Quote of the Day

 

178 blog entries
By Deborah Sussman December 10, 2019

A brilliant example of “less is more” and how affecting such discipline can be.

By Deborah Sussman November 1, 2013

Read as much of Proust as you can, starting with Swann’s Way, for a profound description of individuals and a socio-political climate. Like a pebble thrown into a lake, the famous story of eating a “madeleine” begins an epic masterpiece. In Proust’s invention the lake becomes an ocean. This work is worth the effort, and will exercise your brain.

By Deborah Sussman December 31, 2013

Proves that hands are still viable tools for making art.

By Diana Balmori March 3, 2014

Gardens are fundamental, Robert Pogue Harrison says, in giving order to our relation to nature, rather than bringing an order to nature.

By Diana Balmori February 19, 2015

A priceless observation is: “To be without method is deplorable, but to depend entirely on method is worse. The end of all method is to seem to have no method.”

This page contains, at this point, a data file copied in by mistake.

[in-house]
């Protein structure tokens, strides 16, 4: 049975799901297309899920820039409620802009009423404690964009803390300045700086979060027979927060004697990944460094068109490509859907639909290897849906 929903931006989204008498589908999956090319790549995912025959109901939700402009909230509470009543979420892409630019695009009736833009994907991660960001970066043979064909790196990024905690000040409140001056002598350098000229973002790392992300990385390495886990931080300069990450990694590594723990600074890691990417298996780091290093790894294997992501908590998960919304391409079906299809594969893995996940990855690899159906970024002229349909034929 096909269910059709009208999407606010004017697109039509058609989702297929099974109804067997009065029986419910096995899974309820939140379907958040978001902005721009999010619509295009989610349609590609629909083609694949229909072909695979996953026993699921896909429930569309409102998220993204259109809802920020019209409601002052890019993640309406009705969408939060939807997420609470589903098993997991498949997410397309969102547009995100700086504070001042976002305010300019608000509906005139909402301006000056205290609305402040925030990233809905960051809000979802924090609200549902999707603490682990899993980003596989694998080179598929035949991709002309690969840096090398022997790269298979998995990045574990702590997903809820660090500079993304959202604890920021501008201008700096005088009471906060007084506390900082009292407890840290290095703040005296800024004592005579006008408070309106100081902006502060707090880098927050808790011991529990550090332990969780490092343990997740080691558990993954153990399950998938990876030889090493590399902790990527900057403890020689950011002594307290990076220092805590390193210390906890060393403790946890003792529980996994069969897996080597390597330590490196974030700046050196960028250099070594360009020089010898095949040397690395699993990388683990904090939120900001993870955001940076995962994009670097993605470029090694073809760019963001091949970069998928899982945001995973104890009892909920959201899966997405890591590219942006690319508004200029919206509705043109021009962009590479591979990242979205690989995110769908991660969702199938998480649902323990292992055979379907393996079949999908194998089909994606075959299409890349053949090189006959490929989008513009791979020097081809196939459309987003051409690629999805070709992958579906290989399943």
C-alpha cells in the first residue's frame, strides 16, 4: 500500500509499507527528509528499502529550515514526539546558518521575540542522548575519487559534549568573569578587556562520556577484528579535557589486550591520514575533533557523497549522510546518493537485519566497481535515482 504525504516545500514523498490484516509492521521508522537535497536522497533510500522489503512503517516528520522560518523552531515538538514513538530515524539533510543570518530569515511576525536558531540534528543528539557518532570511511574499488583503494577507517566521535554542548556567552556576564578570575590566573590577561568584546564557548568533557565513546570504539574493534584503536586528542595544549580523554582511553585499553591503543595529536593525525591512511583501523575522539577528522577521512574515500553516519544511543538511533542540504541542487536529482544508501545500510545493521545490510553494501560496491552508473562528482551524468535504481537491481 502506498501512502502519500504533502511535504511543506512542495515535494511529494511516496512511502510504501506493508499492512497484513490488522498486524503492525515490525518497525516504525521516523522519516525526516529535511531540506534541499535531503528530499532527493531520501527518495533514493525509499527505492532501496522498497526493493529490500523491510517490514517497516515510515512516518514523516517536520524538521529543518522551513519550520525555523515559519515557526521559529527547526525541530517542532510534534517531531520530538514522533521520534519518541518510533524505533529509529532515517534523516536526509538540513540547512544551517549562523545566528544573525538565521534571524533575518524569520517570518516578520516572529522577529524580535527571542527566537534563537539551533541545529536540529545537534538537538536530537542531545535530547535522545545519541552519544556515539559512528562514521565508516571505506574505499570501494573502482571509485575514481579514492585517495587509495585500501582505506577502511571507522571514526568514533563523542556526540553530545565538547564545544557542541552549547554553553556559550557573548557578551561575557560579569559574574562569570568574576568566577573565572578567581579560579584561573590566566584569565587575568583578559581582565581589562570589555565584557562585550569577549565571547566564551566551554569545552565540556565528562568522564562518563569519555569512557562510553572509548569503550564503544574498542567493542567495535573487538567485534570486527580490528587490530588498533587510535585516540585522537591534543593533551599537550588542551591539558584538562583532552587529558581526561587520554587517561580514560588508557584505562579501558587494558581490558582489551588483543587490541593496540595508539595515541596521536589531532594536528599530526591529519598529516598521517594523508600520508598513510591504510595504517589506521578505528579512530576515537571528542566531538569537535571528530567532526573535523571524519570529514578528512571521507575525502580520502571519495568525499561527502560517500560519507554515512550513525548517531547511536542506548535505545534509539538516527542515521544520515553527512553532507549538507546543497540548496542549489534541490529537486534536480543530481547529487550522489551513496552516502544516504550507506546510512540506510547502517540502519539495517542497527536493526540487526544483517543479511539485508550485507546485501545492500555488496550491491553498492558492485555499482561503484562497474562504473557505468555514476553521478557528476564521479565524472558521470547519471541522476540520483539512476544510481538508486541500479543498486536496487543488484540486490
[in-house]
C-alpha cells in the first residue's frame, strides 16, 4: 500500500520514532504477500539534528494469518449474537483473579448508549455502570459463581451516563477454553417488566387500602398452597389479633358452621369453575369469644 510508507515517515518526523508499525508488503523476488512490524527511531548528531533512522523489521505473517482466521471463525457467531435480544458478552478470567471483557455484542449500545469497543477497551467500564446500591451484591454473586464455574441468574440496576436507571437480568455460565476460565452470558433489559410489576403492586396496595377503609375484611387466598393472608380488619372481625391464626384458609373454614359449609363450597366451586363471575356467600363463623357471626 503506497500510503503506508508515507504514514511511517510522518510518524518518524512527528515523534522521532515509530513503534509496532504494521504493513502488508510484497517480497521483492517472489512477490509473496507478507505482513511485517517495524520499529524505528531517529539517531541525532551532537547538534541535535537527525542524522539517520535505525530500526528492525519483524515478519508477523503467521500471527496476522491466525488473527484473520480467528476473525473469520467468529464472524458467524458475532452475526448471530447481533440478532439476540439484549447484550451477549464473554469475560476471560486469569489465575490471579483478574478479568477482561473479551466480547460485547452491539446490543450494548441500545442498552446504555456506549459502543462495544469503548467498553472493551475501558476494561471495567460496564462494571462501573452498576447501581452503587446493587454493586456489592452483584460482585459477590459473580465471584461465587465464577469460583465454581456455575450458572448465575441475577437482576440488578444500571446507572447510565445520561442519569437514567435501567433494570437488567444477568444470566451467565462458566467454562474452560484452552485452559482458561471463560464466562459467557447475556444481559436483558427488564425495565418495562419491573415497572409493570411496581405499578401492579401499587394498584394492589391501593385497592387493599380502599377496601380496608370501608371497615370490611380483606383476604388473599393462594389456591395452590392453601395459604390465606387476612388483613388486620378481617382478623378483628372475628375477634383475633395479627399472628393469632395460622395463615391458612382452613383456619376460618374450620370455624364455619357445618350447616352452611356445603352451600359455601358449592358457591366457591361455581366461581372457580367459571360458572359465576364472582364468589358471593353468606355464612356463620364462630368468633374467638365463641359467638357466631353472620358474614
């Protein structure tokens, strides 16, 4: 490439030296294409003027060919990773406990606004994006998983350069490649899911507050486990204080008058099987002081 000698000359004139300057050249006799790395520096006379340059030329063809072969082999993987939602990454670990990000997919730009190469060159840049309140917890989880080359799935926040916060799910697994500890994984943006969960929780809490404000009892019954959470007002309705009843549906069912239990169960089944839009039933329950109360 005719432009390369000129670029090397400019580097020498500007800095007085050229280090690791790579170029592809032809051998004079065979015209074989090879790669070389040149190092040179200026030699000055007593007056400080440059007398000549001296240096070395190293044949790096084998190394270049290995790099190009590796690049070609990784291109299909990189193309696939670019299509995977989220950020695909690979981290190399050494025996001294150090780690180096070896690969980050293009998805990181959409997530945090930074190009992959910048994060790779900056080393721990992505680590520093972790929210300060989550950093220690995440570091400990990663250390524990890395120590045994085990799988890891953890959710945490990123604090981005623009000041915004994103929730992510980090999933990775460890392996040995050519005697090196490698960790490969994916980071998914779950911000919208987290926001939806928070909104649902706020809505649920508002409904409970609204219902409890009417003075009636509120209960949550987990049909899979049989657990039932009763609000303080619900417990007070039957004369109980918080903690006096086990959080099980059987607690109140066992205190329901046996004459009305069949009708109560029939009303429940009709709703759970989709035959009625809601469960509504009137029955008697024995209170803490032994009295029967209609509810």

By Dominique Browning May 27, 2014

I happen to love all of Hicks’s books. . . But the fabric book, written in 1971, pushes the envelope—as he did with his bold, idiosyncratic decorating style—and remains a useful eye-opener today.

By Ed Ng August 19, 2013

The writer creates a curiosity in the reader, and describes how we can plan and create a spatial experience in design.

By Ellen Lupton November 7, 2013

This oversized compendium of Bauhaus source material was designed with ruthless rationality for MIT Press by the great Muriel Cooper. It is the Old Testament of design theory.

 

By Ellen Lupton June 23, 2014

In his crisp, smart narrative, Hollis follows the profession from the late 19th century to the close of the 20th. His book is small enough to fit in your purse and rich enough to account for the basic history of our profession.

By Ellen Lupton August 21, 2013

No writer or designer should be deprived of Kalman’s ingenious reissue of this useful book.